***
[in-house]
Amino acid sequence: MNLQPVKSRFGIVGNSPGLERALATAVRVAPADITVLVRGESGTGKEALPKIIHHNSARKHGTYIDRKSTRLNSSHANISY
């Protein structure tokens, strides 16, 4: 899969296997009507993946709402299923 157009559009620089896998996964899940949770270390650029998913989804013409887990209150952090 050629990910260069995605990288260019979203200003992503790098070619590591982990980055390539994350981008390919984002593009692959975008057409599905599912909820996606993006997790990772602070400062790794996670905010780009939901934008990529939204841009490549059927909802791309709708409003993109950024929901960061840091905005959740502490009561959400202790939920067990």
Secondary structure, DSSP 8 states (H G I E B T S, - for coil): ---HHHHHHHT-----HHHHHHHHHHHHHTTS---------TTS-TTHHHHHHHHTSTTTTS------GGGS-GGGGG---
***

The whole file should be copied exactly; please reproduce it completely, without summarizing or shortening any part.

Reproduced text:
[in-house]
Amino acid sequence: MNLQPVKSRFGIVGNSPGLERALATAVRVAPADITVLVRGESGTGKEALPKIIHHNSARKHGTYIDRKSTRLNSSHANISY
């Protein structure tokens, strides 16, 4: 899969296997009507993946709402299923 157009559009620089896998996964899940949770270390650029998913989804013409887990209150952090 050629990910260069995605990288260019979203200003992503790098070619590591982990980055390539994350981008390919984002593009692959975008057409599905599912909820996606993006997790990772602070400062790794996670905010780009939901934008990529939204841009490549059927909802791309709708409003993109950024929901960061840091905005959740502490009561959400202790939920067990």
Secondary structure, DSSP 8 states (H G I E B T S, - for coil): ---HHHHHHHT-----HHHHHHHHHHHHHTTS---------TTS-TTHHHHHHHHTSTTTTS------GGGS-GGGGG---